Pennsylvania Rocks and Minerals and Where to Find Them

pennsylvania rocks and minerals

What kind of rocks and minerals are found in Pennsylvania? Can you find gems in the state? In this Pennsylvania Rocks and Minerals guide, we will cover these questions and much more for rockhounds.

Rockhounding in Pennsylvania offers several options for collectors. The state is often referred to as the Keystone State boasts a diverse geological landscape that harbors a variety of rocks and minerals.

From the sparkling allure of quartz crystals to the deep hues of amethyst, the state offers a treasure trove for rock and mineral enthusiasts. Pennsylvania is rich in various crystals and gems such as Amethyst, Celestine, Quartz, Serpentine, Azurite, Fluorite, Tourmaline, Garnet, and much more.

In this guide, we will take a look at gems and minerals found in Pennsylvania, and where you can find them.

Rocks and Minerals Found in Pennsylvania and Where to Find Them

Location Rocks and Minerals
Chester County Amethyst, Serpentine, Fluorite, Garnet, Quartz, Tourmaline
Adams County Azurite, Malachite
North Vandergrift Calcite, Galena, Geodes, Shpalerite, Barite
Bucks County Petrified Wood, Zircon
Northumberland CountyCelestine
Delaware County Amethyst, Zircon, Fluorite, Garnet, Tourmaline, Serpentine
Lebanon County Azurite, Garnet
GettysburgGarnet, Malachite, Quartz, Magnetite, Epidote
BirdsboroZeolite crystals
EurekaSmoky quartz crystals
Feasterville Agate, Sunstone, Feldspar, Chert, Silicified Wood, Chalcedony
Coastville Amethyst, Garnet, Quartz, Beryl
Nottingham ParkGarnet, Serpentine, Tourmaline, Feldspar
Carlisle Agate, Jasper, Amethyst, Quartz
Schuylkill County Pyrite, Quartz

Also, look at our gem mining spots in Kentucky and the best spots to find geodes in MissouriAlso, take a look at the best spots for Alaska Agates.

1. Amethyst

amethyst indiana

Amethyst is a coveted mineral known for its stunning purple hues. It can be found in several locations across Pennsylvania. The Chester County amethyst mines are renowned for producing high-quality specimens.

These crystalline treasures are often found in vugs within metamorphic rocks, creating a captivating contrast with their vibrant purple coloring.

Some of the best locations to visit in Pennsylvania to find amethyst are Morrison Cove, Mt. Pleasant, the gravels of Carlisle, and Chester Creek in Chelsea.

2. Celestine


Celestine, a mineral prized for its delicate blue crystals, can be discovered in various regions of Pennsylvania. Notably, the Pugh Quarry in Centre Hall is a popular destination for collectors.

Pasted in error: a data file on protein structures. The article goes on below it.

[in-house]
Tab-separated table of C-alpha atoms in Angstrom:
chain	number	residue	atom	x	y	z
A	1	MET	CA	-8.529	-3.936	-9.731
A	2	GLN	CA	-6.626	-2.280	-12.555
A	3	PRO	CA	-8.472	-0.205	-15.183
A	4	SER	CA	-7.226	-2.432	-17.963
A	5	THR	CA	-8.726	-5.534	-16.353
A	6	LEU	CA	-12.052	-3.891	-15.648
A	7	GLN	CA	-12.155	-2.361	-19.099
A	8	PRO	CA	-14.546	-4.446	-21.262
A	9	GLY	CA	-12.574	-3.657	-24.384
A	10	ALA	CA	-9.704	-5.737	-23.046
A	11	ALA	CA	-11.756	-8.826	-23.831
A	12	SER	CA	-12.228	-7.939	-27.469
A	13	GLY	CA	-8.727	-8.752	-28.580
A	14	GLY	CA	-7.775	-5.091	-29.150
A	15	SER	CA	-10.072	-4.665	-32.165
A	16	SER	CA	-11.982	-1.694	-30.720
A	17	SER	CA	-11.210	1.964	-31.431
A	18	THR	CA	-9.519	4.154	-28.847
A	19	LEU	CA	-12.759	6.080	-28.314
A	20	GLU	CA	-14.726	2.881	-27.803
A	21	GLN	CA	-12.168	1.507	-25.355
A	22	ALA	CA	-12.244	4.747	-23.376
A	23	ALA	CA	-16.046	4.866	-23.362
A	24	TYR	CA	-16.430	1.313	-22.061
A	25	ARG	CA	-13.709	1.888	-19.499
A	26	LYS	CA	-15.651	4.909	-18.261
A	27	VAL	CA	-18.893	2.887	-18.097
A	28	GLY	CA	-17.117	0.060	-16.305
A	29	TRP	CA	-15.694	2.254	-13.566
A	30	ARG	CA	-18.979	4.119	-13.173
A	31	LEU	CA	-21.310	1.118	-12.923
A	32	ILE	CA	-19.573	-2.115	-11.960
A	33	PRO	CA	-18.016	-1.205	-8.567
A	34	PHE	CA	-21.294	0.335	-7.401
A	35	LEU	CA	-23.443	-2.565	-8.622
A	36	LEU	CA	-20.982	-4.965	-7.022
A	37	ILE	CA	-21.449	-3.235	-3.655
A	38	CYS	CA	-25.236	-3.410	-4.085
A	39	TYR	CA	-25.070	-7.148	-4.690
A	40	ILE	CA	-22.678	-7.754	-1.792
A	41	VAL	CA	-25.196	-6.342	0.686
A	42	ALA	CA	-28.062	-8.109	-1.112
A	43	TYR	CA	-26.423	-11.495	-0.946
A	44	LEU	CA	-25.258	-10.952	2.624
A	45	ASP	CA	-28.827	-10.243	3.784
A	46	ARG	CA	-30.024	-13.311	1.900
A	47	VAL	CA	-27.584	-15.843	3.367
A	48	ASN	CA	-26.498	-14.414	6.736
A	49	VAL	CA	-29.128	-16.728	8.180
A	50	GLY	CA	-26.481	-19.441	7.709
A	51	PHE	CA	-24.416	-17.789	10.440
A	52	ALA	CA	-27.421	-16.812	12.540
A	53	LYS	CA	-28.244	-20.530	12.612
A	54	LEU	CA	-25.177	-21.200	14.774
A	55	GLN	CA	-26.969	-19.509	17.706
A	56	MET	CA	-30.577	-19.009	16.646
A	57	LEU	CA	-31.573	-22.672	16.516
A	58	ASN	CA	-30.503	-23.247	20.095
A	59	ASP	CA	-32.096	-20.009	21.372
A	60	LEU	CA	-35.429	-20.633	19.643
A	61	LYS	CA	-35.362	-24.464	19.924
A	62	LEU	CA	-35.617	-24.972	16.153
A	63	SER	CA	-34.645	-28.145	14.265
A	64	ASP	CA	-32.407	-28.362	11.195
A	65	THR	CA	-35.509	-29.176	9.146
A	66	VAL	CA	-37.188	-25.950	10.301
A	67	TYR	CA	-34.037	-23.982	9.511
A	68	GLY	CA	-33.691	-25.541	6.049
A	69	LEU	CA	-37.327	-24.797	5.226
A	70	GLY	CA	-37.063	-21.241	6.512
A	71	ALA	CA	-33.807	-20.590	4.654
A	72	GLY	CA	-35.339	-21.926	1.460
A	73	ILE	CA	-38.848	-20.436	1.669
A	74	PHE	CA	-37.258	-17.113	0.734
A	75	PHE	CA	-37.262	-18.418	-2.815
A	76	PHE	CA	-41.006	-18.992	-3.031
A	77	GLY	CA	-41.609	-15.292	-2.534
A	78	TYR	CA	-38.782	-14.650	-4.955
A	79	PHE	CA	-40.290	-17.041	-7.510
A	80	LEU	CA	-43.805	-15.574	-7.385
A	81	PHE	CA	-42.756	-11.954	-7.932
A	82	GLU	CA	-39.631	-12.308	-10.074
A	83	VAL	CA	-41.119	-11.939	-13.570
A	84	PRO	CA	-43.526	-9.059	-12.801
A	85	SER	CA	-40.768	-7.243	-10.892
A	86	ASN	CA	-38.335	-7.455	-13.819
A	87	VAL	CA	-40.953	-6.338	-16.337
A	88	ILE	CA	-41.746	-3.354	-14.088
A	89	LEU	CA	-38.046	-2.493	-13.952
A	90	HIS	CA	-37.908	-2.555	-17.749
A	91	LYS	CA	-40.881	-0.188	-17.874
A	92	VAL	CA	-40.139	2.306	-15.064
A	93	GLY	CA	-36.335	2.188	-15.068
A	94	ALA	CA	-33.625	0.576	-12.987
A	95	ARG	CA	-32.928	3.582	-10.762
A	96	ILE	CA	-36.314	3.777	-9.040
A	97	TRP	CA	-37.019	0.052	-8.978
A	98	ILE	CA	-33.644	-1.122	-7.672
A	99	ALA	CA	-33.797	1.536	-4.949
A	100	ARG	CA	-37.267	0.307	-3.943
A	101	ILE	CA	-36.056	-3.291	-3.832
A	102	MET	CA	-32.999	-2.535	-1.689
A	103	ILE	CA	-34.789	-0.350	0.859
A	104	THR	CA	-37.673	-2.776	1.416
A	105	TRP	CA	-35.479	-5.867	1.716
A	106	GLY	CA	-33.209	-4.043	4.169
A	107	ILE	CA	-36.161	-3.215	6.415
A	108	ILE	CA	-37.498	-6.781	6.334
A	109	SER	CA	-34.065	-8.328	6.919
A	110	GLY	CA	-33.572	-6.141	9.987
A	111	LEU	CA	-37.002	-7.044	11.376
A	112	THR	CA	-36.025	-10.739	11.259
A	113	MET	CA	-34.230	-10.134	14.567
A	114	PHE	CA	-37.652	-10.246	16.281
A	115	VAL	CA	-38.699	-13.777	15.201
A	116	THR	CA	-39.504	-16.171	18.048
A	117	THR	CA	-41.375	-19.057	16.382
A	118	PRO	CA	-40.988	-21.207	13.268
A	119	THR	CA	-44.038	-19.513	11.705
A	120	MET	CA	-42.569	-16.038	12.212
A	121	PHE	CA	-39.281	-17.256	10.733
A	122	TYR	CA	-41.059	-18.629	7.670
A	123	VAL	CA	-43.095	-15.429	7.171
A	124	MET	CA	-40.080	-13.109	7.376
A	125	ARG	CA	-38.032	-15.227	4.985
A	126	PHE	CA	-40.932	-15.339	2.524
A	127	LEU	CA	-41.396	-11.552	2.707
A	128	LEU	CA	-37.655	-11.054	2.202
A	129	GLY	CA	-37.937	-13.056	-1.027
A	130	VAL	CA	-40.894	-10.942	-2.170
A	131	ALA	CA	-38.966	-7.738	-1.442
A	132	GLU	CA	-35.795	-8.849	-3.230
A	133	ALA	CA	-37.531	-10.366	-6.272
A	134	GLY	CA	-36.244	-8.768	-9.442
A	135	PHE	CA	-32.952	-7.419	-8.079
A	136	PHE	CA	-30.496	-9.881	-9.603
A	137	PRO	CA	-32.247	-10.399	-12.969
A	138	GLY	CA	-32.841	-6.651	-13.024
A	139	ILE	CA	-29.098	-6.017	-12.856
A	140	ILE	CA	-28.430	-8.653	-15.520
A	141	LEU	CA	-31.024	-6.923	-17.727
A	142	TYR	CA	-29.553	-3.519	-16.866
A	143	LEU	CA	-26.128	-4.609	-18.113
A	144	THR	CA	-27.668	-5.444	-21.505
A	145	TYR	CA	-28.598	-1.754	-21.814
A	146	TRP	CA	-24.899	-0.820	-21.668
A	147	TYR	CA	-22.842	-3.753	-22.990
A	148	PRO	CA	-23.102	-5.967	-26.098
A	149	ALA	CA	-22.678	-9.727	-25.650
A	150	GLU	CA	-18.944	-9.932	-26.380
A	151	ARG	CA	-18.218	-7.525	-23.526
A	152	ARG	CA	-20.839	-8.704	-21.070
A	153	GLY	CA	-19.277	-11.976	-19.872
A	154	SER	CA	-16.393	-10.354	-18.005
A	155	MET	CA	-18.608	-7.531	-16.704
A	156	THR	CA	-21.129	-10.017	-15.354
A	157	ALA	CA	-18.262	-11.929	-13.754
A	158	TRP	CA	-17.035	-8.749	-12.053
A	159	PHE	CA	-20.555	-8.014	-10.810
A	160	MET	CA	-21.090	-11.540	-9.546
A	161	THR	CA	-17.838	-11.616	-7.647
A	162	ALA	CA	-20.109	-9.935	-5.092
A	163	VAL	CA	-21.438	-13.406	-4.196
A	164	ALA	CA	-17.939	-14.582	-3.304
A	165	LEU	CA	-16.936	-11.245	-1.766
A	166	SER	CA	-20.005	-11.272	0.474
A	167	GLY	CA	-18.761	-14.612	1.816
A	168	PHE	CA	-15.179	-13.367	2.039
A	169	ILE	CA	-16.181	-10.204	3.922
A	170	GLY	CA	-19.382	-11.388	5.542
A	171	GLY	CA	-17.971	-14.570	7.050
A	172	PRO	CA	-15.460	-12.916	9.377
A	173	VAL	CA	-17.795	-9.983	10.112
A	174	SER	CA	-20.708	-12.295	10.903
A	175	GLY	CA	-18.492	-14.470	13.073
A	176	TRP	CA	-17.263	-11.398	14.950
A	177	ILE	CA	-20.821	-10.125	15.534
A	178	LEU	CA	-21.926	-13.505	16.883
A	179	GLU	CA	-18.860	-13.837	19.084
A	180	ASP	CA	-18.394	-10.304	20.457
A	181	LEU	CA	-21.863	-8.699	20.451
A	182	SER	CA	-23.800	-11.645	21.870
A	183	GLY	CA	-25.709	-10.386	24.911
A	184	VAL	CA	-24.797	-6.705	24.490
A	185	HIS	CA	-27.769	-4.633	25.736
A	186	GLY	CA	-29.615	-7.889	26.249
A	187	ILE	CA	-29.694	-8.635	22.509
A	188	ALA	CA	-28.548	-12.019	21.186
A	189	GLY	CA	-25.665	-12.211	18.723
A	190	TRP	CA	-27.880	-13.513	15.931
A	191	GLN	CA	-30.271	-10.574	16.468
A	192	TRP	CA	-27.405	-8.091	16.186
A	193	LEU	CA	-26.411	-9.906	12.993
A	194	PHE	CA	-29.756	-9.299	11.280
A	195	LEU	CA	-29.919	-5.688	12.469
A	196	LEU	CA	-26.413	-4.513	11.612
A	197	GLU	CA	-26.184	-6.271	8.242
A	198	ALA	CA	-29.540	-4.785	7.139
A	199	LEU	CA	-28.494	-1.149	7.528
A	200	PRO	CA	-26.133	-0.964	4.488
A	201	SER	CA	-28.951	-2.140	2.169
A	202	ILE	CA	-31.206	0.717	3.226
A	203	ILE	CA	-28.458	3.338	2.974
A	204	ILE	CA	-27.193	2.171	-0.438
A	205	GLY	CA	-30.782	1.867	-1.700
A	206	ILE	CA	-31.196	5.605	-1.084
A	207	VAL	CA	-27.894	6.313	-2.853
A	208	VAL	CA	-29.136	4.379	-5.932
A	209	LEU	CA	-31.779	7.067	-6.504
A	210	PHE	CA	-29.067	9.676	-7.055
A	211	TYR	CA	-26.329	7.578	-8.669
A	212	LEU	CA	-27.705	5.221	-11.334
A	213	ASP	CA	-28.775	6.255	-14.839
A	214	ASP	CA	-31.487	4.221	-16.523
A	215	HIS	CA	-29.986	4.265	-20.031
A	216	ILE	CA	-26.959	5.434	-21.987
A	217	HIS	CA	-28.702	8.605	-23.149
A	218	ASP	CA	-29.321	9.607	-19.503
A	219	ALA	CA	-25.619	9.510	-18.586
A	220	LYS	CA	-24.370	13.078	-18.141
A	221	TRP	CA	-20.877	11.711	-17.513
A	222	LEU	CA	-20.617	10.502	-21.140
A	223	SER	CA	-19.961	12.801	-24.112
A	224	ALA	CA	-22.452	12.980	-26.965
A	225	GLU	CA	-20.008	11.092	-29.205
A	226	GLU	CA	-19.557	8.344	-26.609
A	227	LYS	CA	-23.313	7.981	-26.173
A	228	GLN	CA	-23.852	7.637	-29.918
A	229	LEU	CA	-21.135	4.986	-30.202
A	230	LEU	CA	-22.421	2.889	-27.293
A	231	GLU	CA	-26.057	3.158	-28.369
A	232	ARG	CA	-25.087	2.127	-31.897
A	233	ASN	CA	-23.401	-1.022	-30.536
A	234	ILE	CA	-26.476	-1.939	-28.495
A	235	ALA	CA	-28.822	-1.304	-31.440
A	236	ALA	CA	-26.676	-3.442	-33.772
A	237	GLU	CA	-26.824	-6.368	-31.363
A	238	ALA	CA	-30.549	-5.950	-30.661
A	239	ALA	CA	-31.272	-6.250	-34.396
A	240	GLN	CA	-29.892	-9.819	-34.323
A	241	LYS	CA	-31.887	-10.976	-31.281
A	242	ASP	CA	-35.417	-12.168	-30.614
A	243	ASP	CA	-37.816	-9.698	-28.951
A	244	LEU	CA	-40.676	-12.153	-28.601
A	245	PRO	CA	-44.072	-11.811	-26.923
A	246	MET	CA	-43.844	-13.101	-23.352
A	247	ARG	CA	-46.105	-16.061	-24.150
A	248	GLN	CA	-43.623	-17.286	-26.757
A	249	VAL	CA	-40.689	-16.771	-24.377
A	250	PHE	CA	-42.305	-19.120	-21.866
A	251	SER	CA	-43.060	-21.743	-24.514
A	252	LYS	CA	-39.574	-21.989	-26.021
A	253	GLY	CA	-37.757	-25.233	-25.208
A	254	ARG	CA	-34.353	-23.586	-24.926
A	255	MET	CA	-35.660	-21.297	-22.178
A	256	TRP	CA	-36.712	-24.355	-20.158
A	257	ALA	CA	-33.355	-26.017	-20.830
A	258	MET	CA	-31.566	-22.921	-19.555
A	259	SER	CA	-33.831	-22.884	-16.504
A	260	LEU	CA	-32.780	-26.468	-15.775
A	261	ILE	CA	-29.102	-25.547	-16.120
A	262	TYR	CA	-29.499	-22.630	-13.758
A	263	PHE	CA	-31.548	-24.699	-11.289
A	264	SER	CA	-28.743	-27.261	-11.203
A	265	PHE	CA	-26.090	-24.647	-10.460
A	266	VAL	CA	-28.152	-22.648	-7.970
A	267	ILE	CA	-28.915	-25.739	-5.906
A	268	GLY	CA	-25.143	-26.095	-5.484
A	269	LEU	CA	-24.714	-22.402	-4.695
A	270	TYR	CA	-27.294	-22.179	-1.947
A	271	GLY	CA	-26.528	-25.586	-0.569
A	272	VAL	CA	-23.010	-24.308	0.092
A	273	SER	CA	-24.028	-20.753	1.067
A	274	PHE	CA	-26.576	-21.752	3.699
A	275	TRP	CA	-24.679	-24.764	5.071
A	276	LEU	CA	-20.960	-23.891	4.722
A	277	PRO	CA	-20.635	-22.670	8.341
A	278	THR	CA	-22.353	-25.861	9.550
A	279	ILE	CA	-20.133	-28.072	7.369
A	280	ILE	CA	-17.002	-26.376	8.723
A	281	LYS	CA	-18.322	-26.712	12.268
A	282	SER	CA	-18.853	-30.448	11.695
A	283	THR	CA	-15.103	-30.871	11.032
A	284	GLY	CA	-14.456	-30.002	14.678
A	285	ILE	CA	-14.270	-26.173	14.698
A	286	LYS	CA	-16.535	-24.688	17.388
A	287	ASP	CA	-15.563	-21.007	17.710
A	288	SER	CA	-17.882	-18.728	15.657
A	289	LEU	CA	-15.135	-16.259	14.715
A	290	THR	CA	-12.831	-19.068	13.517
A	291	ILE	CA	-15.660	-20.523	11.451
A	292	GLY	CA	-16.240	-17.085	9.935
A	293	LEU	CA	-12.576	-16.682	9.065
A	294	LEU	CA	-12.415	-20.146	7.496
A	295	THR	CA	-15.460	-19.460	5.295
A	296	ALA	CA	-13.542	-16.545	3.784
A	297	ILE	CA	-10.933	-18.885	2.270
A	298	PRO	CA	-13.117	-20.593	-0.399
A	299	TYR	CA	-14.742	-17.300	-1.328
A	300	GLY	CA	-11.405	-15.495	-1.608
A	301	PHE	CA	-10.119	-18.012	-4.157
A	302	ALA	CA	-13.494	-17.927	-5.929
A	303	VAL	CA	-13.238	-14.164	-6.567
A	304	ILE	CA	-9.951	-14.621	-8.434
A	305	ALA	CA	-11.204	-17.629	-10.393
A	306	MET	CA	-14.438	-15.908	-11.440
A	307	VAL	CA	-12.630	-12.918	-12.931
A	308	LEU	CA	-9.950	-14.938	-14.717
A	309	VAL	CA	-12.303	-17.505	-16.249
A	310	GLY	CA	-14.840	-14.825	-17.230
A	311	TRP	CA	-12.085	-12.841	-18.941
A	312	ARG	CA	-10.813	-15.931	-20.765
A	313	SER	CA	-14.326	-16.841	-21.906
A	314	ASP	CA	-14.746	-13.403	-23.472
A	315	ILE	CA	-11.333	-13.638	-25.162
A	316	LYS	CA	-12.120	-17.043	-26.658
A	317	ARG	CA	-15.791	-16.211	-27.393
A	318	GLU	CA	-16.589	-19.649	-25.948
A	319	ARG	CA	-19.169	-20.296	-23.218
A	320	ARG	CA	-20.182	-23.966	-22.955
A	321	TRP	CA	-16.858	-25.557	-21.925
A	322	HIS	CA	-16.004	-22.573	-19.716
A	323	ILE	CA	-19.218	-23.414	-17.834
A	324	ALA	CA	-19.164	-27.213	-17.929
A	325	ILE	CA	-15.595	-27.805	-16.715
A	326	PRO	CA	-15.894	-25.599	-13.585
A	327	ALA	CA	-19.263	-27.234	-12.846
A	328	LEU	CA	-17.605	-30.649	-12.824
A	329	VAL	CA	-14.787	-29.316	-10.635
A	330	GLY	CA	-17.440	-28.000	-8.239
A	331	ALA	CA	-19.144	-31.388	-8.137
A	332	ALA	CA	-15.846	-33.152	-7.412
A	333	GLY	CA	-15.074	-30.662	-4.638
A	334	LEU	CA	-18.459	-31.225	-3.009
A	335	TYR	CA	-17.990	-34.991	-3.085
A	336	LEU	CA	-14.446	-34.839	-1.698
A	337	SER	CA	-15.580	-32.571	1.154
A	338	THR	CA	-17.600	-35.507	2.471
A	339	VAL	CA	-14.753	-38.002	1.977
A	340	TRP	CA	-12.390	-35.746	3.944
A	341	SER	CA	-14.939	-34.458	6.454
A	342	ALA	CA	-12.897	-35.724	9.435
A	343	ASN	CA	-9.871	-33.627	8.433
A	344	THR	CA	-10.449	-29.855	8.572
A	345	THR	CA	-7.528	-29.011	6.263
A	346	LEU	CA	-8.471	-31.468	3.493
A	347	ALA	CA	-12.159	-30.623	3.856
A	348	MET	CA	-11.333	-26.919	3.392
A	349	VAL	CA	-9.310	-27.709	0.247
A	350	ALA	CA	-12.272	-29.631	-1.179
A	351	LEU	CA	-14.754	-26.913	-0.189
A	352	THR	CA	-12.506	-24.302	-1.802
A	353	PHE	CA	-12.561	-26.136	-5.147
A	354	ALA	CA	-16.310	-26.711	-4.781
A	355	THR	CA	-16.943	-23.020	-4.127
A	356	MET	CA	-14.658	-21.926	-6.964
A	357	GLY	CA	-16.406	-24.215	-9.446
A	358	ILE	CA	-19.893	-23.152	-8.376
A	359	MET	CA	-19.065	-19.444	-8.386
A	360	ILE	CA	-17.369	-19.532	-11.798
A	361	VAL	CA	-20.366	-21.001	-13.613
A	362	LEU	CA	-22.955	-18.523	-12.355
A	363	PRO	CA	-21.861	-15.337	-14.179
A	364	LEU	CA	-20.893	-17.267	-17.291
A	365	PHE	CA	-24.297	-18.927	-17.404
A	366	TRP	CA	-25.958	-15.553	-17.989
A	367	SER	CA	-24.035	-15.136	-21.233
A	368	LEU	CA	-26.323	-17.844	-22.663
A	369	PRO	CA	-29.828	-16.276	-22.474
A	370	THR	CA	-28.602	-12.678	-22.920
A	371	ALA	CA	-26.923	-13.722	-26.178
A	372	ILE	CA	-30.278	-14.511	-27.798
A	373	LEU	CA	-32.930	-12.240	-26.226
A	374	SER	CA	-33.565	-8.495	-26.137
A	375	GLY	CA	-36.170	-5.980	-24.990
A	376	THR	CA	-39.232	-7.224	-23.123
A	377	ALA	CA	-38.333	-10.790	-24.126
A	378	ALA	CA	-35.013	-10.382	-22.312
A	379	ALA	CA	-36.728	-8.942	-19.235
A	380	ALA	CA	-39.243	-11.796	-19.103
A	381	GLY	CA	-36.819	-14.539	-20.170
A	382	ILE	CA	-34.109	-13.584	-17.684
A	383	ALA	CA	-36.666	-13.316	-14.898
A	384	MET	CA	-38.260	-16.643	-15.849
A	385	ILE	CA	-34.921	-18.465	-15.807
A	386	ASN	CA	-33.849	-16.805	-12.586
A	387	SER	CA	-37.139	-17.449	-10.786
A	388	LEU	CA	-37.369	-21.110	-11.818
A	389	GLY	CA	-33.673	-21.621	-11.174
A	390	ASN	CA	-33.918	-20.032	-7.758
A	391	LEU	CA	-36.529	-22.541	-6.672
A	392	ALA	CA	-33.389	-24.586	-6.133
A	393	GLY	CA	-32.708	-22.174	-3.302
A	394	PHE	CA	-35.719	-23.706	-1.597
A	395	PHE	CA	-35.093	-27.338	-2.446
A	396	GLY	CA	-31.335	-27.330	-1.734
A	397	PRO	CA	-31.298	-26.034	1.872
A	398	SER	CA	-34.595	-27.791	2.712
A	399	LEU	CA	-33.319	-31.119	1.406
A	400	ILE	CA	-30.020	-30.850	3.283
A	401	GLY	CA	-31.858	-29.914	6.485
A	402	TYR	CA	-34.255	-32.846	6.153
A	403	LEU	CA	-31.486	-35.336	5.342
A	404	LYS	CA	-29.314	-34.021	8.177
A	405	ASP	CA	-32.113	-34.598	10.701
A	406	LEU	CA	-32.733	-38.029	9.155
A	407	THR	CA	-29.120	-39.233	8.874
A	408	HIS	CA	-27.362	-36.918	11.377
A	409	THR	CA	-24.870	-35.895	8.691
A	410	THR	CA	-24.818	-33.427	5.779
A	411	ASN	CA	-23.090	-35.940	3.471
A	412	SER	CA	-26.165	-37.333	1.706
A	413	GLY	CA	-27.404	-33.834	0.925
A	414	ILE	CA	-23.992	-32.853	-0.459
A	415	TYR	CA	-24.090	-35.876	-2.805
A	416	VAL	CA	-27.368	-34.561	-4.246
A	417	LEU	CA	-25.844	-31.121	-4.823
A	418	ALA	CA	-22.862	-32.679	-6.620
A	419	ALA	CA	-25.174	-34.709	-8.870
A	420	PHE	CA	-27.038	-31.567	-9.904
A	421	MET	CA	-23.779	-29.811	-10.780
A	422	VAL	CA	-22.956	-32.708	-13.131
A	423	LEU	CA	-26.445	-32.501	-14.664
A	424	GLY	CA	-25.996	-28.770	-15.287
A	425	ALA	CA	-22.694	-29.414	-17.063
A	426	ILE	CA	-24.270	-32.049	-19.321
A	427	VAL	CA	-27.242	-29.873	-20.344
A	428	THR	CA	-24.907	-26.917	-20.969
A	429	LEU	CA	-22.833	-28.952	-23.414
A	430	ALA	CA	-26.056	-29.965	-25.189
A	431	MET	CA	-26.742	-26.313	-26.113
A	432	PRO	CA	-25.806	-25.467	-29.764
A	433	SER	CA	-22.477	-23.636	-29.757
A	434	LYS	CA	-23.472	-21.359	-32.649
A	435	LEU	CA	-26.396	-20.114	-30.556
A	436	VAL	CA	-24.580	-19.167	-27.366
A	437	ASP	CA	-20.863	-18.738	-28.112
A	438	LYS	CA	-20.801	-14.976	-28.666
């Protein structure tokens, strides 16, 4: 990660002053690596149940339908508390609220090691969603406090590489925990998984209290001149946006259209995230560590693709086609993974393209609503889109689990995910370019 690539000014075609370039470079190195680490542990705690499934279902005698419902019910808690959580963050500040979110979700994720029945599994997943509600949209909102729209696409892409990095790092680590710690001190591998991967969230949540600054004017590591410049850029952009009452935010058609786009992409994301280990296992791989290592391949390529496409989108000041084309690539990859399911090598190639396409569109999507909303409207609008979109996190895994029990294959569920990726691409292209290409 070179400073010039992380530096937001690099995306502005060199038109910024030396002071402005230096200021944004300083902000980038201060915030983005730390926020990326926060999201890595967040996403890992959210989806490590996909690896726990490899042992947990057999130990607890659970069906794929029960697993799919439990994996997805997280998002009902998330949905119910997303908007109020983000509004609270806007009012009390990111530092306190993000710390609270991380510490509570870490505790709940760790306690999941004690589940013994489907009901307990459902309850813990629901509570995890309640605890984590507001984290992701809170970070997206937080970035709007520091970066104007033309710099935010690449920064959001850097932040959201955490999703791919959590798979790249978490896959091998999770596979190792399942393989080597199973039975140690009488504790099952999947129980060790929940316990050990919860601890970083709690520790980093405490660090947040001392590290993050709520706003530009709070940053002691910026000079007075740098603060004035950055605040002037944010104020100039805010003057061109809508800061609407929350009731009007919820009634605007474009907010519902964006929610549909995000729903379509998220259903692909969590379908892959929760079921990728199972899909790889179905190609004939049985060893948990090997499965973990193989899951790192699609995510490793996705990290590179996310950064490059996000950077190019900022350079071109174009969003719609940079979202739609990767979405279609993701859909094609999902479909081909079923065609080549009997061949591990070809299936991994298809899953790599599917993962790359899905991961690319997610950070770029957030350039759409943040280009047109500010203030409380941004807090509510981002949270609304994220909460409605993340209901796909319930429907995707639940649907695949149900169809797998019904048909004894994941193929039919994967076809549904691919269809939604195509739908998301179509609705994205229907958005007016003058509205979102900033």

High-quality Celestine can also be found in Northumberland County and Blair County. One of the places we recommend visiting for gem-quality celestine is Meckley’s Quarry near Mandata. However, to visit the place, you need to get an appointment.

The mineral occurs in sedimentary rocks, often associated with limestone deposits. Celestine crystals, resembling delicate clusters of sky-blue needles, add a touch of celestial beauty to the state’s geological diversity.

3. Serpentine


Serpentine is a greenish mineral found in Pennsylvania, particularly in the southeastern part of the state. High-quality serpentine can be found in pits and quarries along the Maryland state line.

The serpentine barrens of southeast Pennsylvania are recognized for their unique flora and fauna, as well as the presence of serpentine rocks. You can find serpentine in Nottingham Park, and mines and quarries of Wrightsdale. 

These rocks often contain a variety of minerals, contributing to the distinctive green coloration. Serpentine’s occurrence in the state showcases the geological significance of Pennsylvania’s landscape.

4. Quartz Crystals


Quartz crystals are among the most abundant and widely distributed minerals in Pennsylvania. They can be found in various forms, from clear crystals to smoky quartz and milky quartz.

One notable location is the French Creek Mine in St. Peters, where quartz crystals are embedded in metamorphic rocks. The varied forms of quartz in Pennsylvania provide collectors with a visually appealing array of specimens.

Some of the other places where you can find gem-quality quartz in Pennsylvania are:

  • White Rock near Boiling Springs 
  • Little Rocky Ridge
  • East Branch Naamanm Creek 
  • Marple 
  • Blue Hill
  • Morrison Cover (Herkimer diamonds)

5. Garnet


Garnet, a mineral known for its deep red color, can be found in the metamorphic rocks of Pennsylvania. The Barton Mines in North River and Gore Mountain in the Adirondacks are famous for producing garnets.

Some of the other areas around the state where you can find gem-quality garnets are:

  • Fox Hill 
  • Coastville 
  • Nottingham Park 
  • Gravels and Quarries of Crum Creek 
  • Harrisburg (andradite)